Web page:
ShareChat, a Twitter-backed Indian social media platform that caters for users in 15 regional languages, is one of many firms looking to fill the gap left by China’s TikTok app after it was banned in India.
TikTok had around 200 million users in the country when New Delhi announced the ban in late June, citing national security concerns. Just days later, ShareChat launched its own short-video platform, Moj.
“We’ve been very, very opportunistic because we figured that this is a large vacuum, it’s a large opportunity of short-video market, and therefore, we launched on that product,” Ankush Sachdeva, co-founder and CEO of ShareChat, told CNBC on Monday.
“I still believe there is a large appetite for short-video content and if we can provide a really good experience, that essentially translates to a really good AI-backed feed, there is a large market to be captured,” he added.
Moj now has more than 80 million monthly active users who spend on average 34 minutes on the platform every day. ShareChat itself has grown “exponentially,” having amassed 160 million monthly active users, up from 60 million during the same period last year.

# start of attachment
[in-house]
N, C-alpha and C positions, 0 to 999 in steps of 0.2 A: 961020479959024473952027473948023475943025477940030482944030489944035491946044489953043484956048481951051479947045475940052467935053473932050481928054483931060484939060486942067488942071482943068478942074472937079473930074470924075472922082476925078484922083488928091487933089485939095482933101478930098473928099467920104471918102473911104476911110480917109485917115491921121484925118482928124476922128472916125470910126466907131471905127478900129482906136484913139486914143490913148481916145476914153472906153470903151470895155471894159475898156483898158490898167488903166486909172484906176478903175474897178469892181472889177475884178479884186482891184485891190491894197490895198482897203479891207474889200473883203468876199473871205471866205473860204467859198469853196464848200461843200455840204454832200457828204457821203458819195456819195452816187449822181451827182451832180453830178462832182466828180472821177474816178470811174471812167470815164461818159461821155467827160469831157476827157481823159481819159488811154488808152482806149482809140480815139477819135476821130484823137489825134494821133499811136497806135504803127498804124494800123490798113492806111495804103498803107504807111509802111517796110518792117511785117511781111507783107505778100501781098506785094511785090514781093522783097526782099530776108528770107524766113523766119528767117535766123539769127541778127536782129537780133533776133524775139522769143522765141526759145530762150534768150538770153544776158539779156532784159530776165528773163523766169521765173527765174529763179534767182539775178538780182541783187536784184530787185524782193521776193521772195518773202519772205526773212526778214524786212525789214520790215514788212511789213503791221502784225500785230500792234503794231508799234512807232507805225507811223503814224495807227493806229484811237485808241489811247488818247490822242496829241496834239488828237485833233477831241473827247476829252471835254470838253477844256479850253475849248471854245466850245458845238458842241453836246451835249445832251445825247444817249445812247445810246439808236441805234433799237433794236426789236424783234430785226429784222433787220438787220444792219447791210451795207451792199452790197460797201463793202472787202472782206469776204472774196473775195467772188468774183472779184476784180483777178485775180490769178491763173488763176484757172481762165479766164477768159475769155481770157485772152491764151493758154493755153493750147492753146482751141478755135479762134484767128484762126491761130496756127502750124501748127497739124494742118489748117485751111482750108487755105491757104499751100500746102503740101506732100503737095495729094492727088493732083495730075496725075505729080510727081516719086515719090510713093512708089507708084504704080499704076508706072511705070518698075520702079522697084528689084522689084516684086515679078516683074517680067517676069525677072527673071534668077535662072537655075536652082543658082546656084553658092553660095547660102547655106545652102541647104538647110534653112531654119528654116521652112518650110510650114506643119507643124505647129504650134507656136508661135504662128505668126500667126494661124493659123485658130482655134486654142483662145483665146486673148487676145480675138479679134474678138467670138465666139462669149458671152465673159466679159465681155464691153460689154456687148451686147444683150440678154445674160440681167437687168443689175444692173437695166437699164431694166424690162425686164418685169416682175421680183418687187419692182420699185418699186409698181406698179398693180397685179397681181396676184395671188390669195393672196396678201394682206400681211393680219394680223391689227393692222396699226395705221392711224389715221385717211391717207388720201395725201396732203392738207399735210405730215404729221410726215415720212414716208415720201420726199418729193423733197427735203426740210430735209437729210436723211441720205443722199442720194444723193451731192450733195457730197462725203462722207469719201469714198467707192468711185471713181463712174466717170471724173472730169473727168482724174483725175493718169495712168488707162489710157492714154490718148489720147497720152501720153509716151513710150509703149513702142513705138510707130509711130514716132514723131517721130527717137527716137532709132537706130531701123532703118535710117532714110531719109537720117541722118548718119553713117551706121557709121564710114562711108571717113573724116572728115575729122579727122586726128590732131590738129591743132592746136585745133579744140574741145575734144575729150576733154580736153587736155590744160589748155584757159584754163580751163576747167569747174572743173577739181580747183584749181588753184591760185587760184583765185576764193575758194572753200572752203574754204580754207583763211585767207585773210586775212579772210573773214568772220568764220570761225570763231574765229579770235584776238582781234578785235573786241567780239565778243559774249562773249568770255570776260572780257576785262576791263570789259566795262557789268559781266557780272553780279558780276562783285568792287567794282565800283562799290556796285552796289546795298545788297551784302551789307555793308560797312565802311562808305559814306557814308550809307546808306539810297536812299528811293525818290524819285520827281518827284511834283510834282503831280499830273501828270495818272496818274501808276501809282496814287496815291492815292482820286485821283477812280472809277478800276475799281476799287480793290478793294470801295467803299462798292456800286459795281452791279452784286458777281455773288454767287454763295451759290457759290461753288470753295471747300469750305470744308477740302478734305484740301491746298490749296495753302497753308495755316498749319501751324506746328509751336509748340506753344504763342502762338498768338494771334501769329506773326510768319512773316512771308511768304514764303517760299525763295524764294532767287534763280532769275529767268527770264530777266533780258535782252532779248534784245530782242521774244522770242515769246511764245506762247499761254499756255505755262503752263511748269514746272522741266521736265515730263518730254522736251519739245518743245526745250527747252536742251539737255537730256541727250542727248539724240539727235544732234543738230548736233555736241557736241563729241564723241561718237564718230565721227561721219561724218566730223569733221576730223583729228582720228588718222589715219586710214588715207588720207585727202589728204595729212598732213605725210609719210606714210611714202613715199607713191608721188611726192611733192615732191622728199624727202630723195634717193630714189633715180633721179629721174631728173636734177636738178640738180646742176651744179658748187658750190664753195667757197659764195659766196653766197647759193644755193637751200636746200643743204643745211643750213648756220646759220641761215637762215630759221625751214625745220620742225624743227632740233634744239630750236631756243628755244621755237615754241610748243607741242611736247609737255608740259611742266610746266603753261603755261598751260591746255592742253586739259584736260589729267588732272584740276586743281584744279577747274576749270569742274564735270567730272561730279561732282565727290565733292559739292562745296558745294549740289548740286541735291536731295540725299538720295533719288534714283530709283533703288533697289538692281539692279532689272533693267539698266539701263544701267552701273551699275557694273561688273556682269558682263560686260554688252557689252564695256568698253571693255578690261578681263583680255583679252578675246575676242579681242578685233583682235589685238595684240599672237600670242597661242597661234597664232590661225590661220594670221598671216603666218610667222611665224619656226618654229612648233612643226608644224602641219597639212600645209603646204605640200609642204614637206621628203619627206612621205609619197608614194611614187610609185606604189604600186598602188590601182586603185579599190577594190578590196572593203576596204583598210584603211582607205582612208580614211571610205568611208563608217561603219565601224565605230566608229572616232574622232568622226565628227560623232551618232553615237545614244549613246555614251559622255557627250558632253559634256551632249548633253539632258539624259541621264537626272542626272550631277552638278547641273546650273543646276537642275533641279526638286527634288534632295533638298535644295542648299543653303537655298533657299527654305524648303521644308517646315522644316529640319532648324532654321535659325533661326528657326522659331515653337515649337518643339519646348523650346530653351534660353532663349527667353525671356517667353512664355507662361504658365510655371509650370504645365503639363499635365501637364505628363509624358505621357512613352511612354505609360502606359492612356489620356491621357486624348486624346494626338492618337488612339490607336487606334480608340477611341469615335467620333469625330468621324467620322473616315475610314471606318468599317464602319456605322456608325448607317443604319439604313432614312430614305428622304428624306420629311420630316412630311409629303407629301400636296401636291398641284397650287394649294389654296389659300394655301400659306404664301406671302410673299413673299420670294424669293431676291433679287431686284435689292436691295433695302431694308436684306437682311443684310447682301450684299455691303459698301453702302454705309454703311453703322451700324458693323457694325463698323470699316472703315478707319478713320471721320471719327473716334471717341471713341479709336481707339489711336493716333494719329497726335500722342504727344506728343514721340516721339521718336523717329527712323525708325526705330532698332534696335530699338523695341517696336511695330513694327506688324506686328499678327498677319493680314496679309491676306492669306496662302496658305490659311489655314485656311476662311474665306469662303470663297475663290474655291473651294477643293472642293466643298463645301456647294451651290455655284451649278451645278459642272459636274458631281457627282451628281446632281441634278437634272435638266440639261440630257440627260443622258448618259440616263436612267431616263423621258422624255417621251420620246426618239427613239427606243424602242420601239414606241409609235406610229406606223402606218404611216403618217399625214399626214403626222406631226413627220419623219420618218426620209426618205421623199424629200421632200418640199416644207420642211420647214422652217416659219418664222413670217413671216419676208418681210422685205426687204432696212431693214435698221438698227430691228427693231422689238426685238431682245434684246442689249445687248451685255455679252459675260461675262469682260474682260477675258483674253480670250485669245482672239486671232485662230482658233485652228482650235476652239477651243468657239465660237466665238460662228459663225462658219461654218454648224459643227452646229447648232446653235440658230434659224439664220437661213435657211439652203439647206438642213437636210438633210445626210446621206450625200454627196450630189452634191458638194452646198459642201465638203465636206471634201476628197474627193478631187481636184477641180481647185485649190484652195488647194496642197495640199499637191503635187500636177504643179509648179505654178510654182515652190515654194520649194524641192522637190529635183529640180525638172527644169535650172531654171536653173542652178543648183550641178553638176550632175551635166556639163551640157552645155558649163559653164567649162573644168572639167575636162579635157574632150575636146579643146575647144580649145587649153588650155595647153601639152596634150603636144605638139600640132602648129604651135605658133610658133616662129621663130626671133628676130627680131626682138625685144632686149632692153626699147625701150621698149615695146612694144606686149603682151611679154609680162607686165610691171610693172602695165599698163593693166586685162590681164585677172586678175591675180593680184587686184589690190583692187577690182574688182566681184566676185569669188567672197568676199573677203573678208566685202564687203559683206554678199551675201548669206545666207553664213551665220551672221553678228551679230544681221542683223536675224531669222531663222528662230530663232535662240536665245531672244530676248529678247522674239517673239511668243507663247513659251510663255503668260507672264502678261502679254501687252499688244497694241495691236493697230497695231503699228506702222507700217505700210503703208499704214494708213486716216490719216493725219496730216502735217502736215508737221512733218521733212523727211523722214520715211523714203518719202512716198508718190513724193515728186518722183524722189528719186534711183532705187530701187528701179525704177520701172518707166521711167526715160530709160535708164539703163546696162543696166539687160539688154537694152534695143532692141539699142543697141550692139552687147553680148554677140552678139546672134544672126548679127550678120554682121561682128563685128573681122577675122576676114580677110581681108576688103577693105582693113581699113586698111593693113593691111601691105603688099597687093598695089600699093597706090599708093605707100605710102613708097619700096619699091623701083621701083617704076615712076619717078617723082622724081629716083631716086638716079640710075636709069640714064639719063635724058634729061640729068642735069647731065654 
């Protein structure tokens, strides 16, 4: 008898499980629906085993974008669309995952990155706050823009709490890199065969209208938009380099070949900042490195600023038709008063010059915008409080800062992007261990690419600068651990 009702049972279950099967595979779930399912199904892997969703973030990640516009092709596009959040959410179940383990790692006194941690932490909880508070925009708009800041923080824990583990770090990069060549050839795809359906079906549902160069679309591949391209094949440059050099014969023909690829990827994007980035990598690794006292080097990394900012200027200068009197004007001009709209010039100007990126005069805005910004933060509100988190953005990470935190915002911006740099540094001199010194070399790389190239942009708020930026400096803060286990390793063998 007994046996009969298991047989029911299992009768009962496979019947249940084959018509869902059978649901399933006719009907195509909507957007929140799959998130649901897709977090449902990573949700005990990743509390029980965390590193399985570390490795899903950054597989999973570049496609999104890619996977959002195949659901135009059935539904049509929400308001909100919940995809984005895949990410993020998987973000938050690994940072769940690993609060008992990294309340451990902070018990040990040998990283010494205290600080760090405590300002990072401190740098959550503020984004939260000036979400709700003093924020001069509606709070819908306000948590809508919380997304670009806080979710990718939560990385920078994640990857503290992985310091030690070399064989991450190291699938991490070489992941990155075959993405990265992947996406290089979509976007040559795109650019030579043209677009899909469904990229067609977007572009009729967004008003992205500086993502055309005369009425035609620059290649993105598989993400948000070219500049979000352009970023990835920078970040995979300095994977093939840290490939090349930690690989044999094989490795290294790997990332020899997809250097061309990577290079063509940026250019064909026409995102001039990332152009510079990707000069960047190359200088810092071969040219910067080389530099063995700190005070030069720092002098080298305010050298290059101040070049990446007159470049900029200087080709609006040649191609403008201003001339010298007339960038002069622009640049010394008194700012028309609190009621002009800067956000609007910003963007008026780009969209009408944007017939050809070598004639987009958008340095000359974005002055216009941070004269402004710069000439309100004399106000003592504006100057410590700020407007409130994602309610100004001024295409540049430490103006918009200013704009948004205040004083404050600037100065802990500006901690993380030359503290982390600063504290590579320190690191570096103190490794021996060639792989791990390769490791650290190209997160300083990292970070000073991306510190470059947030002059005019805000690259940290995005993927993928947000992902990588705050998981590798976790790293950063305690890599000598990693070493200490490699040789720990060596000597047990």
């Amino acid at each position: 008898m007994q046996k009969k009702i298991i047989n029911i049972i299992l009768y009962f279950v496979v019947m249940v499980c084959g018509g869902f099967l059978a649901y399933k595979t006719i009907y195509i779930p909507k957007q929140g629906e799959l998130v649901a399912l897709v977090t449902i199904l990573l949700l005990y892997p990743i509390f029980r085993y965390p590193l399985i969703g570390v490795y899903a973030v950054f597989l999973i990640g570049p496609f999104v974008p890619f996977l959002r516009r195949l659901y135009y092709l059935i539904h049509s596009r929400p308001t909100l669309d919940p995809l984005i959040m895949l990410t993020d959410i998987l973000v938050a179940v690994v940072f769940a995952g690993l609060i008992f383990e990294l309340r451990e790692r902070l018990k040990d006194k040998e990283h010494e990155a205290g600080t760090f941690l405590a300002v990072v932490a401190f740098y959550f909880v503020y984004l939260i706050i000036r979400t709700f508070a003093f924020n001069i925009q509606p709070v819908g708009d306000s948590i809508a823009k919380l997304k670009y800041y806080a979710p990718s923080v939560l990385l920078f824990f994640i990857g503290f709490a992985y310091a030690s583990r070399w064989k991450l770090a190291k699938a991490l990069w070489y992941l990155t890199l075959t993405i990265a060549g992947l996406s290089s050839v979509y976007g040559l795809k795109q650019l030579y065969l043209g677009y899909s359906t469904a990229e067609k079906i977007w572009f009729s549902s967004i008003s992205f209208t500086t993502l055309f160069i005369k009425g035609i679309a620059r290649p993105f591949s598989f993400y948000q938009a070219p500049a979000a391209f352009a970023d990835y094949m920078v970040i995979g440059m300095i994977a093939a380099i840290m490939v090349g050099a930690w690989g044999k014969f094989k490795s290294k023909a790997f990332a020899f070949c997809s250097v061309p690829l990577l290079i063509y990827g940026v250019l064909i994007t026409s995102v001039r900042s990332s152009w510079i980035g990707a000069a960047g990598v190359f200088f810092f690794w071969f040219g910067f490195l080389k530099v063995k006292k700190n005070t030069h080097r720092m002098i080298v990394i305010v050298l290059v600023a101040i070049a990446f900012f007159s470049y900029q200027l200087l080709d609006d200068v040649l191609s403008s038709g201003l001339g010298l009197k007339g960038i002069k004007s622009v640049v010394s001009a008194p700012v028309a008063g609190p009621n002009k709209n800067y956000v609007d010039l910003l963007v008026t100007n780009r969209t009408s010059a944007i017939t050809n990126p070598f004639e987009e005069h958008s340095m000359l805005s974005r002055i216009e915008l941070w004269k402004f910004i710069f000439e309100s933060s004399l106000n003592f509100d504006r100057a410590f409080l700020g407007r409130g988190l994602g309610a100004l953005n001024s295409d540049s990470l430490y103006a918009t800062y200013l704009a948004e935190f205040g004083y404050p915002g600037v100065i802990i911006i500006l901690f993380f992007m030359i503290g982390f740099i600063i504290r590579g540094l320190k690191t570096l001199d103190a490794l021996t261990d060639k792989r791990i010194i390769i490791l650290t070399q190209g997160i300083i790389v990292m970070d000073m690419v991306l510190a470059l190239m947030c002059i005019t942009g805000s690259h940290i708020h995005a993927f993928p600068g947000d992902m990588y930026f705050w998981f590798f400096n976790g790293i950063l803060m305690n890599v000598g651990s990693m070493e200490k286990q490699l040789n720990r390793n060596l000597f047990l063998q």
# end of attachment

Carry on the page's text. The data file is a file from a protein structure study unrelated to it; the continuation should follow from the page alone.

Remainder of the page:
The company said it raised $40 million last week in pre-Series E funds from a variety of investors. The startup, which has raised around $264 million to date, is also thinking about expanding outside of India, though such plans are at an early stage.
“India could never have dreamt of having a homegrown social media platform, had ShareChat not embarked on the impossible in 2015,” said Madhukar Sinha, a partner at India Quotient, one of the earliest backers of ShareChat.
He added that the company’s “success has given immense hope to India’s startup fraternity, and motivated entrepreneurs to take audacious bets in India’s internet ecosystem.”
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